Sunday, January 01, 2006

Metro-North Railroad survival

Not "survival" in the literal sense, but I have found these Koss "Spark Plug" earbuds (only $13 at J&R) indispensable for my commute to the city. I noticed a friend's pair last summer and never got my own until November. What a pity I didn't buy mine sooner! They've made it bearable to sit near noisy people on the train. Their ear cushions aren't specifically meant to act like real earplugs, and they don't completely block out all exterior sound, but they're quite effective with a little music playing. Sound reproduction is not bad considering their main benefit, though a little treble is necessary to compensate for their natural bass boost. Their Sony predecessors may have better fidelity but can't drown out fellow passengers' loud chatter.

Perhaps I'm just hypersensitive, or perhaps it's because I like to nap a little on the train (to complement my limited sleep during the week), but others' loud conversations can be extremely annoying. This includes cell phones, which are possibly worse because people feel a need to yell into them to be heard. Such obnoxious people are distracting even I'm just reading the Post or just sitting. Most people are respectful, but a few have no consideration for others. Some even sit on opposite sides of the aisle and practically yell at each other. What I'll never understand is how two people think they can converse by talking simultaneously at each other, with neither pausing except to breathe. Certainly it's their right to talk, something these ignorantly (and maybe sometimes intentionally) rude people assert when you ask them nicely if they'd talk a little less loudly. A wide degree of freedom, however, should never be construed as a forbiddance of courtesy.

Before my Koss, more than once I had to change seats to escape such people. It's risky if the train is crowded, because a new seat might be even worse, or I might not find a seat at all. Fortunately that wasn't necessary Thursday morning, when I realized I had my earbuds but had forgotten my MP3 player. The ride home was a different story. I found a seat a few rows from one end of one of the rear cars. A little later, four teenage girls entered and sat down at that end of the car, where the last two rows of seats face each other. It's an almost inviolate rule that a group of teenagers on the train will chatter incessantly. My earbuds would certainly not be enough, but it was just a few minutes to departure. The train was filling up, so I stayed put. Fortunately the earbuds mostly drowned them out, and I said to myself I'd have gone insane without them.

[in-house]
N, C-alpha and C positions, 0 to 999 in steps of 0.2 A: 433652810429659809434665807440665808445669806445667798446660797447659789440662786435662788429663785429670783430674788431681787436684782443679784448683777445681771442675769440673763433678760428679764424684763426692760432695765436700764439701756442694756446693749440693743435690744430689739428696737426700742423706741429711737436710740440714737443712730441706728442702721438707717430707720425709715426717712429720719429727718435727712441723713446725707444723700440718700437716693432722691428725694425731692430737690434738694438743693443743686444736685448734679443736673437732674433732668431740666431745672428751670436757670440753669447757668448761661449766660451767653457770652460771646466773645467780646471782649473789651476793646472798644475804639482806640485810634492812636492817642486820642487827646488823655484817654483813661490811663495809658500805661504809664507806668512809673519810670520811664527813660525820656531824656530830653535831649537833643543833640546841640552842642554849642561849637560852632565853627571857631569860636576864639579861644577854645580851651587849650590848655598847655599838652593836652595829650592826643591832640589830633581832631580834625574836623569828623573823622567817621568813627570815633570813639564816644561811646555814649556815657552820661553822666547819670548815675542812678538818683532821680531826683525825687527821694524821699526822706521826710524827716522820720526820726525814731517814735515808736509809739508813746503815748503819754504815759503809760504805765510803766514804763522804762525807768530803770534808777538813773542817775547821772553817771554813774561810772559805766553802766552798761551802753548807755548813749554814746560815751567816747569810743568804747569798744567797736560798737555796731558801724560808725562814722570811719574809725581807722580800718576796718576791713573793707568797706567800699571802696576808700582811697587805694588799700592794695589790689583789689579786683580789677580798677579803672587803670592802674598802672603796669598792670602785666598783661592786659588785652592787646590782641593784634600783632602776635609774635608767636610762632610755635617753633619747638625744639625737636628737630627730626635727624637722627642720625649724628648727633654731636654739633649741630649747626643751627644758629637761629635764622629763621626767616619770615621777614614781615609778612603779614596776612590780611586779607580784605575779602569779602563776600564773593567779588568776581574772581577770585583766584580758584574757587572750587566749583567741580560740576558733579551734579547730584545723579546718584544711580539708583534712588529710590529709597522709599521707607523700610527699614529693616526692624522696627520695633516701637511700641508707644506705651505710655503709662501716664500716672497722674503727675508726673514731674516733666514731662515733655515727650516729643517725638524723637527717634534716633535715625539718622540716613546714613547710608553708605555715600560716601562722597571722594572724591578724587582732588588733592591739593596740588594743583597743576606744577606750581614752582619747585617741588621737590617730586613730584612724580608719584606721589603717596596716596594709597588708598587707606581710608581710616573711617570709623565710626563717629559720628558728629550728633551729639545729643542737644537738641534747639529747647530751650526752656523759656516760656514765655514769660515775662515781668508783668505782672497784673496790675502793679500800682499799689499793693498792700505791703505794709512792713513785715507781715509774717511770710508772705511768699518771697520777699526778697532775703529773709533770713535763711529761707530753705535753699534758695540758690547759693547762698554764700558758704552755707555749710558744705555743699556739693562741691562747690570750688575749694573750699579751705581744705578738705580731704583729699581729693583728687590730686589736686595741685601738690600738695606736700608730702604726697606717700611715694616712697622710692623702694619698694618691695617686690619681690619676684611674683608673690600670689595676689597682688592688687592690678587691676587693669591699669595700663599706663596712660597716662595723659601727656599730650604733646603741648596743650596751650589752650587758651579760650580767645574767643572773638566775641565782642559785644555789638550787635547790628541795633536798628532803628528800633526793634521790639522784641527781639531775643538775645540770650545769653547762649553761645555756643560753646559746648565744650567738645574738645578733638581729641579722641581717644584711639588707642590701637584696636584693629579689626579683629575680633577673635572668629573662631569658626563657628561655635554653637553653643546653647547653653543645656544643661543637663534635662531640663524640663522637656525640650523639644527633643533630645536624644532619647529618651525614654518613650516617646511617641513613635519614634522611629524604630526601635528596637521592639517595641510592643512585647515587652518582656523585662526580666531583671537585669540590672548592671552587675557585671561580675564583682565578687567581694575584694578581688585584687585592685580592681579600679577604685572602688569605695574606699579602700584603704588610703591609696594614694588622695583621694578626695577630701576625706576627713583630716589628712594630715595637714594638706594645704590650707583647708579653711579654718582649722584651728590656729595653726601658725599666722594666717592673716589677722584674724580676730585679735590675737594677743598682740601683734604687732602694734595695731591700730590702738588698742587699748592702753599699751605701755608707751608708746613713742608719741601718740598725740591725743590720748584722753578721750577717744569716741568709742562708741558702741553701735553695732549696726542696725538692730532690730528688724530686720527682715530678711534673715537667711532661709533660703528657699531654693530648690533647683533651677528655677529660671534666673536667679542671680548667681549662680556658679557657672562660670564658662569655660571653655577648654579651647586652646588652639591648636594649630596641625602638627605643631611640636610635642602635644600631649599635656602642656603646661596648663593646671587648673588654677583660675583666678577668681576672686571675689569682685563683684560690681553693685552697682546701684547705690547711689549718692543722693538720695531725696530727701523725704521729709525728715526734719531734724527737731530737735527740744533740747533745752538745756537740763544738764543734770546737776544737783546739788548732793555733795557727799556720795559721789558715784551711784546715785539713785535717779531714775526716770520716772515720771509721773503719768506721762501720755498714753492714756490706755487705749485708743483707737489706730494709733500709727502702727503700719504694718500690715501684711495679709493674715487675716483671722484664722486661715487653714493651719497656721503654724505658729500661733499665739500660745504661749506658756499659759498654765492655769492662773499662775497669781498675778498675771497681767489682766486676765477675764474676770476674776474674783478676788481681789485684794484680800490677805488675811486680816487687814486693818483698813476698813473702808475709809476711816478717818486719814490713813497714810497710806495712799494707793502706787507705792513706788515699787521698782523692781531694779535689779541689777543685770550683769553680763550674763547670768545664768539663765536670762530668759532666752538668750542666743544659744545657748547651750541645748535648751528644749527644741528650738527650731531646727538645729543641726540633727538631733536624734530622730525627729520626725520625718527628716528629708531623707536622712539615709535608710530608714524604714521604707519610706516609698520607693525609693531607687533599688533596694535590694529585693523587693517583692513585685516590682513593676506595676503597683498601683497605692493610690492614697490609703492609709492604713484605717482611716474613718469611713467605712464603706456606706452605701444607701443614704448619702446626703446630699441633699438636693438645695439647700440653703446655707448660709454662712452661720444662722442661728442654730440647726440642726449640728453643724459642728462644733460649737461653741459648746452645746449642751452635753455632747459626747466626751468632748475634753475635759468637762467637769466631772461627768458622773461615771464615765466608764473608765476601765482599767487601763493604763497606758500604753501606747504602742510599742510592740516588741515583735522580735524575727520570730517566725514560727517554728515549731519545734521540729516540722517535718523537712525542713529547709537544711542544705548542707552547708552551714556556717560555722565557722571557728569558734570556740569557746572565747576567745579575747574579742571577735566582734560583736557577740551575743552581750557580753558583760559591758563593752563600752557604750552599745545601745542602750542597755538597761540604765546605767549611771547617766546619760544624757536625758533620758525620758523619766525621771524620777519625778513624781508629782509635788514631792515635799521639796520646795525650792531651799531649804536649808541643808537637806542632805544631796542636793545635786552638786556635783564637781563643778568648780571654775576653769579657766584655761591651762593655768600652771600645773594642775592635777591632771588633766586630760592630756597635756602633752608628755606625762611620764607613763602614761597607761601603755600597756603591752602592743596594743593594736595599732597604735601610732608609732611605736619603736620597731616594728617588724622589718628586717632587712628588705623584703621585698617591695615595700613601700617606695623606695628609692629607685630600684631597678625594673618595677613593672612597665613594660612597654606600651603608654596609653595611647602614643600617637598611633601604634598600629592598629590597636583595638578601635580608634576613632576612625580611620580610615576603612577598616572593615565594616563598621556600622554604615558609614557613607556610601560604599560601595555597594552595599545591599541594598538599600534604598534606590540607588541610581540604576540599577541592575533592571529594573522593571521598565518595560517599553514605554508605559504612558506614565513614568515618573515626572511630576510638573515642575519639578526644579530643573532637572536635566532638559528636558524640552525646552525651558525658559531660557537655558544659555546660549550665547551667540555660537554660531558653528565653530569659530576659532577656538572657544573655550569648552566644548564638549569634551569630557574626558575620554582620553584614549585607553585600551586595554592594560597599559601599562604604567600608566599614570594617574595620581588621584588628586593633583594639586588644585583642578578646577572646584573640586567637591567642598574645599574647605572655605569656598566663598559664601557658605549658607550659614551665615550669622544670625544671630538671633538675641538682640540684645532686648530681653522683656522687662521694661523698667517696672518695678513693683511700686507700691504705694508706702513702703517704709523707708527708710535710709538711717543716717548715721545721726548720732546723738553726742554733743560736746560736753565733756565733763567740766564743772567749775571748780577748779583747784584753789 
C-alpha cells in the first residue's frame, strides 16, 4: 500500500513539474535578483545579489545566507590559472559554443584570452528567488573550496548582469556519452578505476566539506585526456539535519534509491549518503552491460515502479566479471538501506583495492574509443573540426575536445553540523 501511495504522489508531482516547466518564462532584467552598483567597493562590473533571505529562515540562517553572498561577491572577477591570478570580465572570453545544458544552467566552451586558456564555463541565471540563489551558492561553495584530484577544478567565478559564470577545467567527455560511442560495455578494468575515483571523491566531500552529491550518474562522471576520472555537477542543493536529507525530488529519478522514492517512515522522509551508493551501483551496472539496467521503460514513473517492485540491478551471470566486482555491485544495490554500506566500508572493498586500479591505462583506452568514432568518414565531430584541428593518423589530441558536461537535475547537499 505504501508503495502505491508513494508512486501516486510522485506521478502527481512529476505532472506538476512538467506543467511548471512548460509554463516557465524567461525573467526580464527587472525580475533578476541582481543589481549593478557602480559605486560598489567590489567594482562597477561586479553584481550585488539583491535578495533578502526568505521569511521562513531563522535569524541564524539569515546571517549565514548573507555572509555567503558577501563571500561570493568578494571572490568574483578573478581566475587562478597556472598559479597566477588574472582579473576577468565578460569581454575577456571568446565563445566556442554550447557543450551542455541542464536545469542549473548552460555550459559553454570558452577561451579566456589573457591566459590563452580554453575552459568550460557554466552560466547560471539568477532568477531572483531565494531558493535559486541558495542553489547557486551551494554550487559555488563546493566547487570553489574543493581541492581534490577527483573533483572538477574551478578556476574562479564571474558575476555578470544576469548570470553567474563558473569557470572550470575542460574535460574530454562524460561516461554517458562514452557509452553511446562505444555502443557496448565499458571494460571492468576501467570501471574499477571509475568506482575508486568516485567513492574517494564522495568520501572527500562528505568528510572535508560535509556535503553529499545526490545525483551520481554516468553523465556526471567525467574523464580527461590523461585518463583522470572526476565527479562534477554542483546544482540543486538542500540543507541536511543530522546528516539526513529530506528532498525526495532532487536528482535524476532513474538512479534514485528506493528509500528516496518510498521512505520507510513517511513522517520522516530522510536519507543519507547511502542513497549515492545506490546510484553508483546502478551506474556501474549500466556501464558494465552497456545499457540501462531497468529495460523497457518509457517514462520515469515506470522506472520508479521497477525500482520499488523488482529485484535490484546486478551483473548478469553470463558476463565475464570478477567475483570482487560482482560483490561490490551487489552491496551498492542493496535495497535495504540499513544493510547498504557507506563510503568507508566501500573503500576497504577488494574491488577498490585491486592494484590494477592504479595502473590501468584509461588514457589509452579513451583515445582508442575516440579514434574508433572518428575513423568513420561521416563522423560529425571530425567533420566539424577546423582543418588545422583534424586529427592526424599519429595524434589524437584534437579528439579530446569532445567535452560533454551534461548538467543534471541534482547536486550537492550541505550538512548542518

I had no way of knowing how much worse Friday night would be. I had stayed in the city for a while after work and took a later train home. Late evening trains at this time of the year tend to have more families than usual, a combination of children on holiday break, parents using vacation time, and the allure of holiday shopping. A woman and her exceptionally noisy toddler sat across the aisle from me, and there were three people in the row ahead who were practically shouting at each other, though they were sitting next to each other. The train had just barely started boarding, so I chanced moving to the other end of the car in search of a new seat.

"From the frying pan into the fire." The two men in the row behind me were talking, though not loudly enough to overcome the earbuds. As the train filled up, a couple and their three sons sat near me: two on my side of the aisle, three on the opposite. A husband and wife sat in the row across from me and never stopped talking, but I couldn't hear them. Two of the other couple's three sons, however, were the most misbehaved brats I've ever seen in my life. It took more "spirited" music like Styx and 80s pop to counteract their noise. I would think their parents were thoroughly ashamed that one boy continually howled like a dog (I kid you not) while bouncing up and down in his seat, and the other repeatedly left his seat several times to punch him. I speak of actual punches with the intent of causing pain: at one point the father had to pick up the instigator and carry him several feet away.

Hopefully the commute will be back to normal when I return to work Tuesday, though that means my usual morning express will be back to crowded conditions. It's been nice not having to walk half the train in search of a seat.

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